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It seems to work, but I'm not positive, as I'm limited (to an AVD) in my ability to test it. I came up with this algorithm to check if I'm rooted. Think it will always work? I'm not convinced.

private boolean isRooted() {
    try {
        Process process = new ProcessBuilder()
            .command("/system/bin/su")
            .redirectErrorStream(false)
            .start();
    } catch (IOException e) { 
        return false;
    }
    return true;
}
share|improve this question
    
well there might be lot of phones which have root access but without su installed. This is not foolproof – nandeesh Aug 14 '12 at 14:22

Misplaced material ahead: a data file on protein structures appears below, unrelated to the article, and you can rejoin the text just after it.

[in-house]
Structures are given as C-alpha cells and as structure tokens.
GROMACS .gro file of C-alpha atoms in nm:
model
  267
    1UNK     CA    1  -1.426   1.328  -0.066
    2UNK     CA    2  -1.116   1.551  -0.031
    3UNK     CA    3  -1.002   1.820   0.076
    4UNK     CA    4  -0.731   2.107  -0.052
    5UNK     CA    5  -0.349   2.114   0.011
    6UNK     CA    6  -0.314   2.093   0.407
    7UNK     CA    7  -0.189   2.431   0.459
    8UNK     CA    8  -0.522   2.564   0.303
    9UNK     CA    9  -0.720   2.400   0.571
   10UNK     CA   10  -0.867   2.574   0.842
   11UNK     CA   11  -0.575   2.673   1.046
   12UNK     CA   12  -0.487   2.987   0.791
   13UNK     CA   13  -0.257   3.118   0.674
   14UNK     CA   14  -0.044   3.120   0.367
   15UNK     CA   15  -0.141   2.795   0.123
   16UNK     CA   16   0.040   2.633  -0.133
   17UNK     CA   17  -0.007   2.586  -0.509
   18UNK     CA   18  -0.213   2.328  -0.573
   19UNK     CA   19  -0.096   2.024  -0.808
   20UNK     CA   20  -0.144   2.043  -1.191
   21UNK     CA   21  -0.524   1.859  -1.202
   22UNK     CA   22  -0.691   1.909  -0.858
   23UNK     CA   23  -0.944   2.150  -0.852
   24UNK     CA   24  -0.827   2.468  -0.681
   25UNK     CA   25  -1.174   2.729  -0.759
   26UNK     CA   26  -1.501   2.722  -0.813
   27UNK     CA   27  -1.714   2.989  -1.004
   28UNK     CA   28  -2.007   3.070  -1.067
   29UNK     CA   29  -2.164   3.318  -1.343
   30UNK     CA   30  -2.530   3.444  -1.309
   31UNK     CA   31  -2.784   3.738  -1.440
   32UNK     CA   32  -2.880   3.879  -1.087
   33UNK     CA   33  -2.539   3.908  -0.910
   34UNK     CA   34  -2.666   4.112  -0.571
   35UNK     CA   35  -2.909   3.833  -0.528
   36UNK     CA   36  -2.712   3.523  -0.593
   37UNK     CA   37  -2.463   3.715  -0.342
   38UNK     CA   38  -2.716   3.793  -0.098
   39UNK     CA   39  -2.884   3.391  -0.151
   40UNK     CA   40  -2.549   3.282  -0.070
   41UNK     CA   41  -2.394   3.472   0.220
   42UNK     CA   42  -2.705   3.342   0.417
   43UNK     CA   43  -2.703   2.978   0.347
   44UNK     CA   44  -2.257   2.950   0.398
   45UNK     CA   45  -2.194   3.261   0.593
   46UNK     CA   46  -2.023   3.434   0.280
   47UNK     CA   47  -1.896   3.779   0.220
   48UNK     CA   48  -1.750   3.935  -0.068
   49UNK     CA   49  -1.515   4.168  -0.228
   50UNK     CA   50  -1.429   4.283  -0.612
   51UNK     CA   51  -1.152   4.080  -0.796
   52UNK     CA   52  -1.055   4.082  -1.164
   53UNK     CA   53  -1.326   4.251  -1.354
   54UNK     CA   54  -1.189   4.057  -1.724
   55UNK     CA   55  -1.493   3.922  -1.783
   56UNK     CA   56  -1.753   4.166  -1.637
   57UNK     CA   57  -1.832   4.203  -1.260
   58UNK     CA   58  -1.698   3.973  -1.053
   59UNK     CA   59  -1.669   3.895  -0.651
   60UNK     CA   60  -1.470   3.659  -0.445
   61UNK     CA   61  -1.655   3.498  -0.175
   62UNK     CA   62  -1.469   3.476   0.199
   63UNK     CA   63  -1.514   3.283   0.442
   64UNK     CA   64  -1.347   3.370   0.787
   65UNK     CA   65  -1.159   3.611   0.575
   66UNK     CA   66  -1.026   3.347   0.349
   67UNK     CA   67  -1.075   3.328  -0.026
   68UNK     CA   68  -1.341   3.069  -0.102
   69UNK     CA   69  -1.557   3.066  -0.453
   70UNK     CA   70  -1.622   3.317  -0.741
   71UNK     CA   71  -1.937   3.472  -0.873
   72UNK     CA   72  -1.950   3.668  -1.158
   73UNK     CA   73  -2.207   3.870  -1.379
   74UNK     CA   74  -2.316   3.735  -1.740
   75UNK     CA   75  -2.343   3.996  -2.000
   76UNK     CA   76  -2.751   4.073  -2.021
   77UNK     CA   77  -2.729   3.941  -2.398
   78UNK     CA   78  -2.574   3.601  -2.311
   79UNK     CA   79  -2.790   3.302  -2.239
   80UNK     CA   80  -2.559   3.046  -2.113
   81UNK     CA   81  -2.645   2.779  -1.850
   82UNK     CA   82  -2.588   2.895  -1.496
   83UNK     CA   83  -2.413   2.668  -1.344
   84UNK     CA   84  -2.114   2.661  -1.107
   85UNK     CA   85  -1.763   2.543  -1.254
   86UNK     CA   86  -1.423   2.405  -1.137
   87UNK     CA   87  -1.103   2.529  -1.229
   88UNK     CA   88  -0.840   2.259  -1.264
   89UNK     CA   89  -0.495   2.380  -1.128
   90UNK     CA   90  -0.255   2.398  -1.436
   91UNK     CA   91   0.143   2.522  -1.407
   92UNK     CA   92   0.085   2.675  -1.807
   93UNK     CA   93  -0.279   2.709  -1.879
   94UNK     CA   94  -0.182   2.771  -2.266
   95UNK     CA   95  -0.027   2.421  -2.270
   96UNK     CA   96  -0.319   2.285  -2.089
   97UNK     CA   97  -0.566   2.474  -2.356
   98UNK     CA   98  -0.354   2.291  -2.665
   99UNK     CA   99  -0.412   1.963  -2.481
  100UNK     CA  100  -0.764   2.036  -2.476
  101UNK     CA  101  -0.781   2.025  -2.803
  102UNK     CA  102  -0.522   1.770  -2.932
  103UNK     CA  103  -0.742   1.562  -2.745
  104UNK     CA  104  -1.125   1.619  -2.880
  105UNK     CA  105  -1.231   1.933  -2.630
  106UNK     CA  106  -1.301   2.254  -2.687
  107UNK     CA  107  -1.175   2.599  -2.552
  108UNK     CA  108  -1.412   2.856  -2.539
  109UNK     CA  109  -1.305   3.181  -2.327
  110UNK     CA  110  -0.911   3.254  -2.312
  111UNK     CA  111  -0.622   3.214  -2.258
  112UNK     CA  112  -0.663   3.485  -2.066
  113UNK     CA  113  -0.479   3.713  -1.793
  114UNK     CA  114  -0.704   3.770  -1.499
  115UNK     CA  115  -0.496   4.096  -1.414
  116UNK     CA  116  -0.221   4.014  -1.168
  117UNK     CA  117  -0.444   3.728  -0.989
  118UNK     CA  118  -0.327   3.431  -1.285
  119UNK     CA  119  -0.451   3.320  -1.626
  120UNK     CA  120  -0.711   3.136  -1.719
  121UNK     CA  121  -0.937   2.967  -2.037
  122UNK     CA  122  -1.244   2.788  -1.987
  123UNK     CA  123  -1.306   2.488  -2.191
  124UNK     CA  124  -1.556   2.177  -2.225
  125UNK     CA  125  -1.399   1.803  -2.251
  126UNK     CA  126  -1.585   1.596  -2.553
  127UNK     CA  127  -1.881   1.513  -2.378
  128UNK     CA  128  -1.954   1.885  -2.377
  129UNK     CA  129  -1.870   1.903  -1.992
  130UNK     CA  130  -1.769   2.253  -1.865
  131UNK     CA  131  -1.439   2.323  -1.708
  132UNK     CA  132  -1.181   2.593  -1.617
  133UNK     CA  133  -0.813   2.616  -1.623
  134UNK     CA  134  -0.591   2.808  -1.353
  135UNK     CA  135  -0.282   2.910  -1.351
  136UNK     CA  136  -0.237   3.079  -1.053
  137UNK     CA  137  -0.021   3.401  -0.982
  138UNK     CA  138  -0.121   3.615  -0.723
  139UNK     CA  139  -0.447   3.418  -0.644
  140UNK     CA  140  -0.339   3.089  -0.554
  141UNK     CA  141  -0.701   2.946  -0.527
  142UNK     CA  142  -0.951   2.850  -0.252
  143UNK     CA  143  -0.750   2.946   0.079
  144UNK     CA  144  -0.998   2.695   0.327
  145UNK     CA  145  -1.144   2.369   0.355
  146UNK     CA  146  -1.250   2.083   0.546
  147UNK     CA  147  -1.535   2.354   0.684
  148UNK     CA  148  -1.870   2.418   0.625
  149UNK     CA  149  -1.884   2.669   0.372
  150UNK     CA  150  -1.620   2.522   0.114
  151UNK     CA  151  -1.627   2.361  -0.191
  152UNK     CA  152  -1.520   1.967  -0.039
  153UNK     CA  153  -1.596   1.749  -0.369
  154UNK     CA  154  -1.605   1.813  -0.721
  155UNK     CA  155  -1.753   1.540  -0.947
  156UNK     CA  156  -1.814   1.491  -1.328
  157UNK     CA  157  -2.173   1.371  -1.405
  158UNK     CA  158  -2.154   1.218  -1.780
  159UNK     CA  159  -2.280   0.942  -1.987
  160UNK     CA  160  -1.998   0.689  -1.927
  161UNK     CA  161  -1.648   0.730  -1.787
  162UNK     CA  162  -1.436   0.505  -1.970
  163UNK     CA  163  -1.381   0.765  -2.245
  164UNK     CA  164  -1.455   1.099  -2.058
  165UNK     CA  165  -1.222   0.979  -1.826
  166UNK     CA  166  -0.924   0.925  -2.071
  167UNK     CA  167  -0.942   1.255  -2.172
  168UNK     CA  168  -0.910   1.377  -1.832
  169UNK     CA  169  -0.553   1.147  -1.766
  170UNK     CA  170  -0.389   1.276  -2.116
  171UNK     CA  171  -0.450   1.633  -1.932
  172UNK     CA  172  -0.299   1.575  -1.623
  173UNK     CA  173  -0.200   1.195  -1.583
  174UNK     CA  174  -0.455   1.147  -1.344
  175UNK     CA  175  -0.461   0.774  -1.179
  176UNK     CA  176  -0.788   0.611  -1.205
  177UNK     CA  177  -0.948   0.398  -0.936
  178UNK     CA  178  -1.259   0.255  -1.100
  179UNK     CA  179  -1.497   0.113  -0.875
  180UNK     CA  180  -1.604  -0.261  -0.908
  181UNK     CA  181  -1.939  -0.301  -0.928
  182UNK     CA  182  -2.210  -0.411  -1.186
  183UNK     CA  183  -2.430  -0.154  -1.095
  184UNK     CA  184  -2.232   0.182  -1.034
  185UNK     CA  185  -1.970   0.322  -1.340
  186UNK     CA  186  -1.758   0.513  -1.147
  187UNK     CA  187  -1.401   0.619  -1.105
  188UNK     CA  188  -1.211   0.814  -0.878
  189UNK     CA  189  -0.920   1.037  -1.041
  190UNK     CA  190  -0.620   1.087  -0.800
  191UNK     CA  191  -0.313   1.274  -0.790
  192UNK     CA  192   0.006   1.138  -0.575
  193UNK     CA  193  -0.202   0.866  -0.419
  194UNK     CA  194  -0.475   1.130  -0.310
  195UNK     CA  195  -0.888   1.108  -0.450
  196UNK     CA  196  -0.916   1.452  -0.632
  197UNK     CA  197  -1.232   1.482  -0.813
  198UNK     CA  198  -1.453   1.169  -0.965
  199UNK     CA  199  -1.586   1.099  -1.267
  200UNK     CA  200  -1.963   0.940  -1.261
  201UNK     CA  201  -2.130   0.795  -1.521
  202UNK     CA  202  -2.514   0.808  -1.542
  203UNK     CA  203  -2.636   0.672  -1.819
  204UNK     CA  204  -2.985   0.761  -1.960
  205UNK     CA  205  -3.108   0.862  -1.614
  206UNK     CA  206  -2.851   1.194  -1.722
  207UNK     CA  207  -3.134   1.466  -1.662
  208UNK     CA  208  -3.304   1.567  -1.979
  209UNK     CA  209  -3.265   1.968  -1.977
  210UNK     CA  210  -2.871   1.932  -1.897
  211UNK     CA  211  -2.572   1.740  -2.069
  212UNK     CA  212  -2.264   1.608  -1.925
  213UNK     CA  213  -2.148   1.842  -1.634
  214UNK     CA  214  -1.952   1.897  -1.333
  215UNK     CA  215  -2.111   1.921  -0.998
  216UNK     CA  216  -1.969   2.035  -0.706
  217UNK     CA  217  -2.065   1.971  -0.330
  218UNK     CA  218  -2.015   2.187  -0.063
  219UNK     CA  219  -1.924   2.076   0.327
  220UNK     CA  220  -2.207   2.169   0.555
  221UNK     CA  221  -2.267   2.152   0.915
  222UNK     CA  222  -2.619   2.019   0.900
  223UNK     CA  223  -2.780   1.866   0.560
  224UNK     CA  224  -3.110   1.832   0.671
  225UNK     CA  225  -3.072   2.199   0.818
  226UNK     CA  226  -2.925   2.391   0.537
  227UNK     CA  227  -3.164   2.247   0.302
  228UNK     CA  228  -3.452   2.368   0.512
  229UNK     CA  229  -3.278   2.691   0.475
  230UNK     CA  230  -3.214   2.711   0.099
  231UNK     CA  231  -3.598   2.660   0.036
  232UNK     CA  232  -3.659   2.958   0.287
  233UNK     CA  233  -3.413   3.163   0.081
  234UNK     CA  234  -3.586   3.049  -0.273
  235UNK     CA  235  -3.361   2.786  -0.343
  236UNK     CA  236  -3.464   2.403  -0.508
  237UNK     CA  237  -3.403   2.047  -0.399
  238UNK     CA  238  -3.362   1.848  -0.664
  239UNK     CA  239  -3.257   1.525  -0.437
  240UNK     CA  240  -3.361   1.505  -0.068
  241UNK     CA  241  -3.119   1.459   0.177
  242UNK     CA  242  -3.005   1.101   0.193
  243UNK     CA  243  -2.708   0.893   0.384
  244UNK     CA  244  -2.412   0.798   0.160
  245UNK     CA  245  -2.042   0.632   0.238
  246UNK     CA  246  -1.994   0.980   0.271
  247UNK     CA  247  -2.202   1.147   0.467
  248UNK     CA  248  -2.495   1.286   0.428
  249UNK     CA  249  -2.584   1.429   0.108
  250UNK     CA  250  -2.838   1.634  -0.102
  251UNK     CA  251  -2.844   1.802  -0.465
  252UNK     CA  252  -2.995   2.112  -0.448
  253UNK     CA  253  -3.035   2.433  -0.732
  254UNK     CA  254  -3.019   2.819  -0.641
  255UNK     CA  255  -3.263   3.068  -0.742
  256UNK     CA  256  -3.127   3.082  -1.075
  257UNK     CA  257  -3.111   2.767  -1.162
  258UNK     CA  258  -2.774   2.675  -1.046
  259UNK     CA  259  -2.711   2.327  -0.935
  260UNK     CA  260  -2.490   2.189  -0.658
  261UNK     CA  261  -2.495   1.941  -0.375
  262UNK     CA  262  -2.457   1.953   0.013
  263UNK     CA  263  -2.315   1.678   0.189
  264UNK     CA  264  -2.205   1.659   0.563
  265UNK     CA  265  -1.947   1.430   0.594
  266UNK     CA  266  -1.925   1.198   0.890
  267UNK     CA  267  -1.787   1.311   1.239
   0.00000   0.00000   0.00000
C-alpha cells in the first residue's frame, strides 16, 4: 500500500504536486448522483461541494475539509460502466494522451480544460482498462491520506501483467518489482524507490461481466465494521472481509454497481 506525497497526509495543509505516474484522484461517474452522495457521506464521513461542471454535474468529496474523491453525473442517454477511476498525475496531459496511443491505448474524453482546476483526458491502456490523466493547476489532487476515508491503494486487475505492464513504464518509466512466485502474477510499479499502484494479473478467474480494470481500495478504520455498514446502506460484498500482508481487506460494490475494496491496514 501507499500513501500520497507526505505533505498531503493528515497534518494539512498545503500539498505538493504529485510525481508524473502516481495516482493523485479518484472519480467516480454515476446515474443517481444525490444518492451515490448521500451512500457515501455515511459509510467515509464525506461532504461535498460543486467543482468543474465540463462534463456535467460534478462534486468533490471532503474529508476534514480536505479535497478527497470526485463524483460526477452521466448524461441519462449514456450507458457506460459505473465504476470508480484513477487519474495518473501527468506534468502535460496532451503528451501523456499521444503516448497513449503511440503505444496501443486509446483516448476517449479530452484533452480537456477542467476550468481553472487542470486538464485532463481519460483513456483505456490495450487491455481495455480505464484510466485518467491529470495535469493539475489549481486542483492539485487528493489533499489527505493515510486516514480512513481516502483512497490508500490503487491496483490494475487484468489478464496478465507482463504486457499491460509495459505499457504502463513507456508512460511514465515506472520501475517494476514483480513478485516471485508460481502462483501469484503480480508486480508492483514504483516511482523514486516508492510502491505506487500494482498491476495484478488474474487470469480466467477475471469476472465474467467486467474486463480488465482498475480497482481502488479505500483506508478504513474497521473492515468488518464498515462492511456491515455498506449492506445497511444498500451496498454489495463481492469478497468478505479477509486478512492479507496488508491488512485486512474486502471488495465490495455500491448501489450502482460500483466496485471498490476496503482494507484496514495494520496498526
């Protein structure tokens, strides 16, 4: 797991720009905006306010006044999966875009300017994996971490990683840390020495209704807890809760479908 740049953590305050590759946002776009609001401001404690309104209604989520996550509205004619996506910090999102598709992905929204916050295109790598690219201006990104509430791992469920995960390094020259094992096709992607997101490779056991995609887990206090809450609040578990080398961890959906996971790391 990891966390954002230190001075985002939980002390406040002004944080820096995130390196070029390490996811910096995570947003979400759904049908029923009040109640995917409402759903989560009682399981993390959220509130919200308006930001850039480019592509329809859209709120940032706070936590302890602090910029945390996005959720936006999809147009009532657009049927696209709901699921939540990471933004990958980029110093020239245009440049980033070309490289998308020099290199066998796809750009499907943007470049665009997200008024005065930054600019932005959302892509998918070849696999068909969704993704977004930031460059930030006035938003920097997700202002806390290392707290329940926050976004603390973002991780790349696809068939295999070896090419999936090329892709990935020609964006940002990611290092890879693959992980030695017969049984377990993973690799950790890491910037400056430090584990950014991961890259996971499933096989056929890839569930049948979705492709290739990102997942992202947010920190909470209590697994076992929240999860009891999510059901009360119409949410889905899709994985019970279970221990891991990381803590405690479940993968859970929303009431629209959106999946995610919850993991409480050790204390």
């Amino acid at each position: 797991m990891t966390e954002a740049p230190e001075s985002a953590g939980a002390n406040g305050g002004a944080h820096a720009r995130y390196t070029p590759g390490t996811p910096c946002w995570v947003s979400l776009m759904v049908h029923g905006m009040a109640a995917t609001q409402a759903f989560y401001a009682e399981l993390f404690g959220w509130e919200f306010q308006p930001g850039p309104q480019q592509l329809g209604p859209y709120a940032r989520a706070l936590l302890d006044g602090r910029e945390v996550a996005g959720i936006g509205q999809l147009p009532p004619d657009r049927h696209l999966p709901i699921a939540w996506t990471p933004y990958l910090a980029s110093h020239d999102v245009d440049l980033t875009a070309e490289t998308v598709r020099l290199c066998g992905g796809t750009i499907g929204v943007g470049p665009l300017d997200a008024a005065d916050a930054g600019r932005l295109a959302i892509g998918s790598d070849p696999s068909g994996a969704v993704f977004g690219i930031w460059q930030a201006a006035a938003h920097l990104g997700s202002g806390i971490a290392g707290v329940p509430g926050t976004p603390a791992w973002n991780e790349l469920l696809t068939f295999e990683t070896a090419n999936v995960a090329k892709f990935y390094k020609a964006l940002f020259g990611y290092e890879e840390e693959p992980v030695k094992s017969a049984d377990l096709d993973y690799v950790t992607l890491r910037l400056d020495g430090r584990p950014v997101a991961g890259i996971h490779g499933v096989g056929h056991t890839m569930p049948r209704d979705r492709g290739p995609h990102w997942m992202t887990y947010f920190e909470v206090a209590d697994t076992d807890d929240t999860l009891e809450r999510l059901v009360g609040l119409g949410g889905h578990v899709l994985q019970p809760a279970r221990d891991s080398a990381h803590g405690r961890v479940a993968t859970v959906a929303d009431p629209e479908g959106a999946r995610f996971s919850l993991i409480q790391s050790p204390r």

@nandeesh I see what you are saying. I saw this but I wanted something more intuitive. I guess it'll do. – Tom Aug 14 '12 at 14:29
    
How about executing the id shell command from your code?. Or you could try writing to the /system directory. Typically only the root user is allowed to do that. – Michael Aug 14 '12 at 14:30
    
@Michael I wasn't aware of the id shell command. That would work. It seems that it does. – Tom Aug 14 '12 at 14:36
    
Like this post <stackoverflow.com/questions/3576989/…; you cannot detect root. But most of the rooting methods should be detected by what you are pointing to. If you build your own code with non test keys and then make ro.secure = 0 or service.adb.root and ro.debuggable then too will the adb shell provide you root access. And then you have this <jon.oberheide.org/files/levitator.c>; which can provide root access by running this in <2.3.6 . So its quite unpredictable – nandeesh Aug 14 '12 at 14:42

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